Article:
The hole in the wall was a dead giveaway.
In a moment of anger, I slammed my fist into the wall of our home as hard as I could. All of the stress and frustration from the previous six months suddenly came together in an uncontrolled fit of rage. I found myself yelling at the top of my lungs at my wife and teenage son, capping the tirade off with a powerful wall slam.
Nice. Real mature.
Unfortunately, I only broke through part of the wall. Turns out there was something behind the drywall that I couldn’t see in my blind rage. Something that did a lot of damage to my right hand, actually breaking one of my fingers. A stud. (By the way, if you ever decide to punch a wall, you need to keep in mind there are 16 inches between the studs in your house’s walls. You’ll want to aim for the between part. Just a little FYI.)
Now I had a hole in the wall, a bloody hand, and a broken finger. But worse than any of that was the look of fear I saw in the eyes of my wife and son, who wondered what the heck just happened to Dad and what will he do next? The whole thing was incredibly embarrassing. And sad. I just wanted to crawl in a hole and die.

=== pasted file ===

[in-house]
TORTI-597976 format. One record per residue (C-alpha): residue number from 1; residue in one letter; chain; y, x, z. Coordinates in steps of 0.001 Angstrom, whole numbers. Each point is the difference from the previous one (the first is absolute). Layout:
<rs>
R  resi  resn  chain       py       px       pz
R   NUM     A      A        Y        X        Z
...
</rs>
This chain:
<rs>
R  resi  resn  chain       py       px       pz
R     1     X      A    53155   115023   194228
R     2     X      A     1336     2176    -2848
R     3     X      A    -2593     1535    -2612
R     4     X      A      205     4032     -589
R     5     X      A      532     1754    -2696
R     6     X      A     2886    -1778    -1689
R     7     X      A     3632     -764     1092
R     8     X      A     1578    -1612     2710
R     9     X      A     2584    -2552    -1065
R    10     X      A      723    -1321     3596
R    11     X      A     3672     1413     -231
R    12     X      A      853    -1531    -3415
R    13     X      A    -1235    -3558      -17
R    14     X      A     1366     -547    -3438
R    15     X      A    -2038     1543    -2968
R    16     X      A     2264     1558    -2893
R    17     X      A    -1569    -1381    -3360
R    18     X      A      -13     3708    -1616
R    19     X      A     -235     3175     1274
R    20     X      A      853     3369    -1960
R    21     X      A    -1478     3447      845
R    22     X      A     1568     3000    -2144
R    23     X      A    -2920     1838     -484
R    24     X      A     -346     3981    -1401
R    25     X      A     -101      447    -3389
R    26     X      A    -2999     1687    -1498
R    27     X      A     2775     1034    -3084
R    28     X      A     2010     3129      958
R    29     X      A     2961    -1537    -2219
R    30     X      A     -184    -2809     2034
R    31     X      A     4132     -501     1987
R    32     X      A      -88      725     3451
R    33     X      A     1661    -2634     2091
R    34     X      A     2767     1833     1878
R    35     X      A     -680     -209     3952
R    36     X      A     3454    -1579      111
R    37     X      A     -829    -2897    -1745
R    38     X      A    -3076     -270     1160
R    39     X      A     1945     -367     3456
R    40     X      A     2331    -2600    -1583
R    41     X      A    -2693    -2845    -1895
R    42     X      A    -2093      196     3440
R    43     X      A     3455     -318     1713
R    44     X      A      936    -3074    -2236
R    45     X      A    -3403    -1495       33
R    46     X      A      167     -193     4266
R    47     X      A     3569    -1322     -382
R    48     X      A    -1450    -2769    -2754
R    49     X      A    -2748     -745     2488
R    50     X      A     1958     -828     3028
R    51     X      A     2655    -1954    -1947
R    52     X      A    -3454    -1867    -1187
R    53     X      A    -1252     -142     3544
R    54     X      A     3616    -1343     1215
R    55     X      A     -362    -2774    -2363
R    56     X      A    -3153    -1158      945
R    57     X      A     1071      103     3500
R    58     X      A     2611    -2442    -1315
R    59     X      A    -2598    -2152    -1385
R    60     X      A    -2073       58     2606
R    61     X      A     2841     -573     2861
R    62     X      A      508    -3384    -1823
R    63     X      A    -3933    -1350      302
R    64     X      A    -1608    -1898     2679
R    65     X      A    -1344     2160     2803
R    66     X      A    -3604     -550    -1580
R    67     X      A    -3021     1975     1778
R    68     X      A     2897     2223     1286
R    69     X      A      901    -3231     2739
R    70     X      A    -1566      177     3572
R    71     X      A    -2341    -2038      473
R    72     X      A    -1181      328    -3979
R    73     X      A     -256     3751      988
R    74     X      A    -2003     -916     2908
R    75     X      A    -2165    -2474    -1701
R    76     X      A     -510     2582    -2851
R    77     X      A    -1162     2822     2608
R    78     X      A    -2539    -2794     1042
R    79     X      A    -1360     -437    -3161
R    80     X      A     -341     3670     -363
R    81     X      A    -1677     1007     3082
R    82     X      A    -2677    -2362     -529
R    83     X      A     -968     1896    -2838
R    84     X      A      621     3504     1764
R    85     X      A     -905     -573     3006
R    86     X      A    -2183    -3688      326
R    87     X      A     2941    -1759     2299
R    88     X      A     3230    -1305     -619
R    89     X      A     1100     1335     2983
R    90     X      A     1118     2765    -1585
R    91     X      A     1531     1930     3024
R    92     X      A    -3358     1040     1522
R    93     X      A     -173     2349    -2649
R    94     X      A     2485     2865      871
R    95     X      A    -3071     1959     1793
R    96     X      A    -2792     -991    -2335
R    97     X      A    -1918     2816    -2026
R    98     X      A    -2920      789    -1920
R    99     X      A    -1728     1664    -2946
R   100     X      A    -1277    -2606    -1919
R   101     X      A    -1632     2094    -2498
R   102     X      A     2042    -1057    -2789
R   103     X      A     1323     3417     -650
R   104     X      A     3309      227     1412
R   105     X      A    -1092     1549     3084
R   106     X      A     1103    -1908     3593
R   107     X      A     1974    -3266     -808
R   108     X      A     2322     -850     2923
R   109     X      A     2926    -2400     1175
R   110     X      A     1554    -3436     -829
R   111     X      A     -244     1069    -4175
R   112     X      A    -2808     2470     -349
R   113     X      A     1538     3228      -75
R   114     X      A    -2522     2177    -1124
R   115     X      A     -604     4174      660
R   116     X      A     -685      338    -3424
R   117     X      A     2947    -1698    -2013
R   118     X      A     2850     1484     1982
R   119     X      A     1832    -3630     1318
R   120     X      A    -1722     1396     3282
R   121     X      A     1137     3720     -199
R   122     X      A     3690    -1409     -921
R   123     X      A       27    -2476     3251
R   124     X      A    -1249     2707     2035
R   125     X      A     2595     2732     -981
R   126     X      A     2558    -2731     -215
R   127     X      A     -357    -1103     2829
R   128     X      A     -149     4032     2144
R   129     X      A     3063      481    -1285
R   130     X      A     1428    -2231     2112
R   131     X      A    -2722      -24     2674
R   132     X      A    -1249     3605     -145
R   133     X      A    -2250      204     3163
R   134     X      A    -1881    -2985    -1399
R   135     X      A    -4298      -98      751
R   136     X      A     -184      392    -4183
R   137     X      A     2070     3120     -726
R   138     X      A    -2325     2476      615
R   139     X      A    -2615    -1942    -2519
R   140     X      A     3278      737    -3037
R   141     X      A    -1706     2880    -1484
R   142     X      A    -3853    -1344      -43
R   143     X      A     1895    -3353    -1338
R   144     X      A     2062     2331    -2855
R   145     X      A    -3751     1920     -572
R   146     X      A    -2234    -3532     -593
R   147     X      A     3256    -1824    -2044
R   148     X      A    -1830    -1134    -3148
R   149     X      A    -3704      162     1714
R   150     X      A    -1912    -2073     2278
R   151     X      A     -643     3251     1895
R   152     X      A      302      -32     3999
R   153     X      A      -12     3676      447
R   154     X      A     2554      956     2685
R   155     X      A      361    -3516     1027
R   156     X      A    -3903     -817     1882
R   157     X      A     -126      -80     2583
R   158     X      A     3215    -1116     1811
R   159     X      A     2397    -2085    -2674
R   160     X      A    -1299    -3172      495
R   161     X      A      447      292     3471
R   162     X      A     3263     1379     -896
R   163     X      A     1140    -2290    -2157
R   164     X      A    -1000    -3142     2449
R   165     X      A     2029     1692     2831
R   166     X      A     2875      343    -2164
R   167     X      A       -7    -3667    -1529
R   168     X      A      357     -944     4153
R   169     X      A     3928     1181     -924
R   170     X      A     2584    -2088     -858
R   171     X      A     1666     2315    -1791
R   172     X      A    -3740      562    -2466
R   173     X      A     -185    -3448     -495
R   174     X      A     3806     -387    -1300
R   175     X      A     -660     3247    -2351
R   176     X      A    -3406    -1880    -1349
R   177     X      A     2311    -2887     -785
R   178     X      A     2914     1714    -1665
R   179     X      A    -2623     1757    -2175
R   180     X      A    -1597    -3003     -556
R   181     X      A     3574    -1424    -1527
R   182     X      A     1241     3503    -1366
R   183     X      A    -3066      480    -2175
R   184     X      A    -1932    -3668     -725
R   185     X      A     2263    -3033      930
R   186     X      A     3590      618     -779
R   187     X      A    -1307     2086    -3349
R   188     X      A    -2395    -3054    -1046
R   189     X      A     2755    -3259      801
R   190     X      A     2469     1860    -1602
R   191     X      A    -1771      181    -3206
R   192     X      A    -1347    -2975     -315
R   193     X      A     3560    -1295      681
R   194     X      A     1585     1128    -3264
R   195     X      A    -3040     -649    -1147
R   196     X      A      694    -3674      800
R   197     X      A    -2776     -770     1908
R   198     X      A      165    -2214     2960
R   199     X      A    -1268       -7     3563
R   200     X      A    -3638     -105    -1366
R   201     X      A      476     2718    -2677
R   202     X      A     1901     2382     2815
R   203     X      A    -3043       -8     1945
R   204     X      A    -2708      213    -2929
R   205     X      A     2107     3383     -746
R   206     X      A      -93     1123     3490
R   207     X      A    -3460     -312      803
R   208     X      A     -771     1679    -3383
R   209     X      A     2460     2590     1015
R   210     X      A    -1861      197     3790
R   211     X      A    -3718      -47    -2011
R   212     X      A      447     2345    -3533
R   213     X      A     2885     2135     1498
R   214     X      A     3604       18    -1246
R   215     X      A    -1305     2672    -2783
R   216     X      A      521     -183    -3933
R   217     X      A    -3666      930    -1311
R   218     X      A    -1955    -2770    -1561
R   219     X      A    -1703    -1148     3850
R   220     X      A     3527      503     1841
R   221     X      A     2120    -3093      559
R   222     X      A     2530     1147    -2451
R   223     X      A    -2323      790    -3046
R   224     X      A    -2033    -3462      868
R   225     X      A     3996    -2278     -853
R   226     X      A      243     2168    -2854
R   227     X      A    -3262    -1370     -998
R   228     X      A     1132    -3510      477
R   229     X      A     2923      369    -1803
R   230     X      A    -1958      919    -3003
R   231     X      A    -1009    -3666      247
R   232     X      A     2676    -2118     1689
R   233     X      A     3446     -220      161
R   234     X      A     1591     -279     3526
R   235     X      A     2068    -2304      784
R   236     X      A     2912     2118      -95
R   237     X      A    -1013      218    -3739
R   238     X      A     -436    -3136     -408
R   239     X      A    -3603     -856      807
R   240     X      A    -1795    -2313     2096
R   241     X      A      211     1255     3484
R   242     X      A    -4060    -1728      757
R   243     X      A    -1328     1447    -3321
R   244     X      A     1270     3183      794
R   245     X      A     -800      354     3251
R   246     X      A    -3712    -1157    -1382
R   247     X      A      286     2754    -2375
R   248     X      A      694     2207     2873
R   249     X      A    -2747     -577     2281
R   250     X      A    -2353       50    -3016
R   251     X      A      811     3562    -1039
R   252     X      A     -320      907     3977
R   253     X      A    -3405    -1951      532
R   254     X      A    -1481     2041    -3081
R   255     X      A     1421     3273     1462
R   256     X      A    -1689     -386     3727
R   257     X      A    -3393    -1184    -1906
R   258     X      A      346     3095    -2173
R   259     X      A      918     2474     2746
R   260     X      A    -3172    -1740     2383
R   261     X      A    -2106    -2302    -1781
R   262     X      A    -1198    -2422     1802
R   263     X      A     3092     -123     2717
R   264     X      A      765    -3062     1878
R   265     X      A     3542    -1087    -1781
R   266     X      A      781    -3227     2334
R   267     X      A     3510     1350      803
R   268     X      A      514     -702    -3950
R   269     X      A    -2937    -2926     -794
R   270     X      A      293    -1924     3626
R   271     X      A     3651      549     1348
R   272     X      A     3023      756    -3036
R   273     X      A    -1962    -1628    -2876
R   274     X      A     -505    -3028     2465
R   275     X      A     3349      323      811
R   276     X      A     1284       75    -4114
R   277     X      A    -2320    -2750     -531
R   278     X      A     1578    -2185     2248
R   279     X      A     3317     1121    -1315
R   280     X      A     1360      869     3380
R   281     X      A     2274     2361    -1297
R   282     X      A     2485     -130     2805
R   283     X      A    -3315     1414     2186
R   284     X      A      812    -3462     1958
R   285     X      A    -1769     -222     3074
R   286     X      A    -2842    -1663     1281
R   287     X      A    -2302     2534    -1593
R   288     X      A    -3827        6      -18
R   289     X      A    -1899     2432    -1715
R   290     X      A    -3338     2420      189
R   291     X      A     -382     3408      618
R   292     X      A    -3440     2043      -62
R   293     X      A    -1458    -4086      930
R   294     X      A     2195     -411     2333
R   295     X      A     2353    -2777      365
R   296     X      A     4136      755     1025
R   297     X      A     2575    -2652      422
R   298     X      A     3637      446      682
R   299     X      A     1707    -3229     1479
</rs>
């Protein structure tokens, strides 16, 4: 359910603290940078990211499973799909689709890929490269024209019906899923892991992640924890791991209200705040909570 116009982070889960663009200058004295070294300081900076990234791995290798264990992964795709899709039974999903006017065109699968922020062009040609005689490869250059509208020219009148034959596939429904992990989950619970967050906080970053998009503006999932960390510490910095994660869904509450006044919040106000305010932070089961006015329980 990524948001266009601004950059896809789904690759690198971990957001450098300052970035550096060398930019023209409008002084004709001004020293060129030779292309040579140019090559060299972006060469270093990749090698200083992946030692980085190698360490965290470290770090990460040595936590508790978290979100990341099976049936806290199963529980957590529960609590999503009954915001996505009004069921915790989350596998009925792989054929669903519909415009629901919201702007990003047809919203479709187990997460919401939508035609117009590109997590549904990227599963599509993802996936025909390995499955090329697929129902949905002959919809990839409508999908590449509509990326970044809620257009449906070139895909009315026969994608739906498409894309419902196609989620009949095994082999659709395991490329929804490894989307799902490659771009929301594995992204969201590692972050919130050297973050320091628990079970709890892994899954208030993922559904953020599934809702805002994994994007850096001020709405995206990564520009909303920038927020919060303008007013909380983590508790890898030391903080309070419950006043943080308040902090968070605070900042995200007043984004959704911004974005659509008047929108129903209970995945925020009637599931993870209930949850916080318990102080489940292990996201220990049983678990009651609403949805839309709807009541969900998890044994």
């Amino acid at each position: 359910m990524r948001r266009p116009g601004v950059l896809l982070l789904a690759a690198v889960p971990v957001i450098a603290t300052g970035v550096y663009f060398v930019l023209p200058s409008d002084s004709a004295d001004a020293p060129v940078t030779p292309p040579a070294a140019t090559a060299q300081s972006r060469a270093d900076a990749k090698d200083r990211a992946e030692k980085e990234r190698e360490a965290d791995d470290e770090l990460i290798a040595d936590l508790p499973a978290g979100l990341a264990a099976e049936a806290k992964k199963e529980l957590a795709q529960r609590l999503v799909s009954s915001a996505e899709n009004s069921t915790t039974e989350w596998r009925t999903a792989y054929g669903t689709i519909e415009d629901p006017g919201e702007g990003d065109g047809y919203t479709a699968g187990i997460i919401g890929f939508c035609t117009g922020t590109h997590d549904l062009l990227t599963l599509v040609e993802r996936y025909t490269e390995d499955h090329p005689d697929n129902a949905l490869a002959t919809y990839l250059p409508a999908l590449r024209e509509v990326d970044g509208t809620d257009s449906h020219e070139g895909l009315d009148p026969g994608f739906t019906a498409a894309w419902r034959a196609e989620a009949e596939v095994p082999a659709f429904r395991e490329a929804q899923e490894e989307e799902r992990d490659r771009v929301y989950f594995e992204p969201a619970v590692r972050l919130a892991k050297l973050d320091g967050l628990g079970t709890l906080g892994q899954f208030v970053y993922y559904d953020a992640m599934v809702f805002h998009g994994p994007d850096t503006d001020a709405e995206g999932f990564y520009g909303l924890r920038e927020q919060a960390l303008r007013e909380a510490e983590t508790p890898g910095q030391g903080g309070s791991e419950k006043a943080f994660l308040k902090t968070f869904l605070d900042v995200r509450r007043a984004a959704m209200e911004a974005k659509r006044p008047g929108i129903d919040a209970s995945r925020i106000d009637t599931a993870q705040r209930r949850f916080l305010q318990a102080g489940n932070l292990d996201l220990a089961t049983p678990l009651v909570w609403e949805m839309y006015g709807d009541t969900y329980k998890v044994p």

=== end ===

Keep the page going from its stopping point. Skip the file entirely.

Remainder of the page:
What kind of person does that?
A broken person.
Part of the Deal
The reality is I’m a broken person. I don’t like it. In fact, I hate it. I wish I could be the perfect husband and father, one who is wise and patient and kind. And mature. One who never raises his voice or punches walls. But it’s not going to happen. Not this side of heaven, anyway. I’m a broken husband, father, friend — and pastor. Which begs the question:
Why does God work through broken people?
I mean, He could certainly do everything by Himself. Or maybe have angels do all the stuff for Him. But not people. At the very least, if you’re going to work through people, find some better than me! I’m an embarrassment to the whole Kingdom sometimes. So why does God work through broken people?
Because that’s the only kind He’s got.
The truth is, we’re all broken, and He chooses to work through each of us anyway. And there’s a reason for this: It’s not about us. It’s about Him.
The Apostle Paul put it this way, “But we have this treasure in jars of clay to show that this all-surpassing power is from God and not from us.” (2 Corinthians 4:7-8, NIV)
We do God’s work, yes, but not in our power. Not in our strength. Not in our perfection. We’re just jars of clay, broken and fragile. The power to do anything of value comes from Him.
So embrace your brokenness — and His power. You’re all He’s got to work with!